What are friends for? One thing Sam and I do for each other sometimes is teach each other’s classes. It’s easy because we have lots of overlapping interests, so it’s almost no extra work to throw something together. Last night I talked to Sam’s Gender and Fashion class about fitness, fashion, and the sexualization of women in sport. I gave a similar talk last year, but this time Sam added a more theoretical reading on objectification and why it’s harmful to the person(s) objectified.
The students were smart and engaged, and had some good things to say about “What’s So Bad about Pink Anyway?” “Nipple Phobia,” “Play Hard, Look Cute,” and “No way am I wearing that! Body conscious clothing as a barrier to entry to women’s sports.”
When I asked about the social meaning of pink, one student said that its associations with normative femininity mean that it’s not the most empowering colour choice for fitness wear. Yes! My point exactly.
I’m sure at least a few people didn’t believe me when I said bras didn’t used to be padded — that padding was an extra, not the norm, and not even an option in sport bras (remember?). But heads started nodding when I talked about all the diffferent ways we now shame women for their bodies: “headlights,” “camel toe,” “muffin tops,” “back fat.” It’s so hard to be socially acceptable. And yet women’s athletic clothing is almost exclusively body-clinging. It’s a tough balance to navigate if you’re not young, lean and thin, but even that doesn’t spare you from nipples and camel toe.
We spent a lot of time on beach volleyball, where the women’s skimpy bikinis stand in stark contrast to the men’s baggy shorts and tank tops. Students went both ways on the question of whether it was okay if, given a choice, the athletes would continue to choose the bikinis. Though one student thought that the choice made sense because it was a beach, the point was also made that it’s hard not to “choose” to continue in the skimpy swimsuit when you know that’s the expectation and you want people to continue to watch your sport.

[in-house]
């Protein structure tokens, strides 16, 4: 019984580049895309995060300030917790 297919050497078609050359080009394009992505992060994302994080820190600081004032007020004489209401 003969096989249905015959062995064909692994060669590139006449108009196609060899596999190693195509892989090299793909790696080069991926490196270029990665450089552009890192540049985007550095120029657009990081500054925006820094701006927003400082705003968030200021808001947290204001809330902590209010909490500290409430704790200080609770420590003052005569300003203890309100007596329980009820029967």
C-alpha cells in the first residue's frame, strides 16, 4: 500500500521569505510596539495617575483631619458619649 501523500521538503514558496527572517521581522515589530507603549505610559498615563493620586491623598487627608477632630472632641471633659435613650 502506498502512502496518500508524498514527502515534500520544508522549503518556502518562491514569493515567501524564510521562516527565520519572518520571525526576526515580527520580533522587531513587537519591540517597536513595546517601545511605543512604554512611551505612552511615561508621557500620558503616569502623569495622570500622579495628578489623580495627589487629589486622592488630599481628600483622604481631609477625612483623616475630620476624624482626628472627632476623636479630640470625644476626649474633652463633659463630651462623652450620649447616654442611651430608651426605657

So what’s wrong with sexually objectifying women who are athletes. Well, for one thing, objectification of any kind goes against a very widely endorsed principle from philosopher Immanuel Kant. Kant said that we should never treat people as a means only. What he meant by that is that no matter what sort of interaction we’re having with someone, we must always treat them also as a person, not just an object or thing or tool or instrument for our own use. That’s a powerful idea that not many people would reject.
There are a range of ways of treating someone as an object, which is essentially what it is to objectify them, and they’re not all sexual. The three ways that came into play in class discussion of women in sport were: instrumentality, fungability, and denial of subjectivity. Instrumentality because in objectifying women athletes, they’re being treated as if they are simply instruments for use — in most cases sexual use. Fungability because one body is replaceable by another, as long as they fulfill the same purpose, perhaps as an object of sexual fantasy. And denial of subjectivity because in objectifying these athletes, their experiences and feelings aren’t even a consideration.
Now clearly there is more to be said (and more was said) on the issue of objectification. And of course, as one student pointed out, it’s not always and only women who are sexually objectified in sport. She noted that David Beckham, for example, is often presented in a highly sexualized manner that has nothing to do with his skill as a soccer player. I’m not sure if I was the only one who thought that there are relevant differences between social assumptions about masculine sexuality and feminine sexuality that might make the sexualization of women worse. But I did raise that as a possibility worth considering.
Class went well. Not the best ever, but I enjoyed the students even though it was the end of a very long day for me (I’d already taught for three hours earlier in the day). It’s always enjoyable to meet students in other classes and to engage with them as a guest lecturer on a topic that’s fun to talk about.
Thanks for the opportunity, Sam!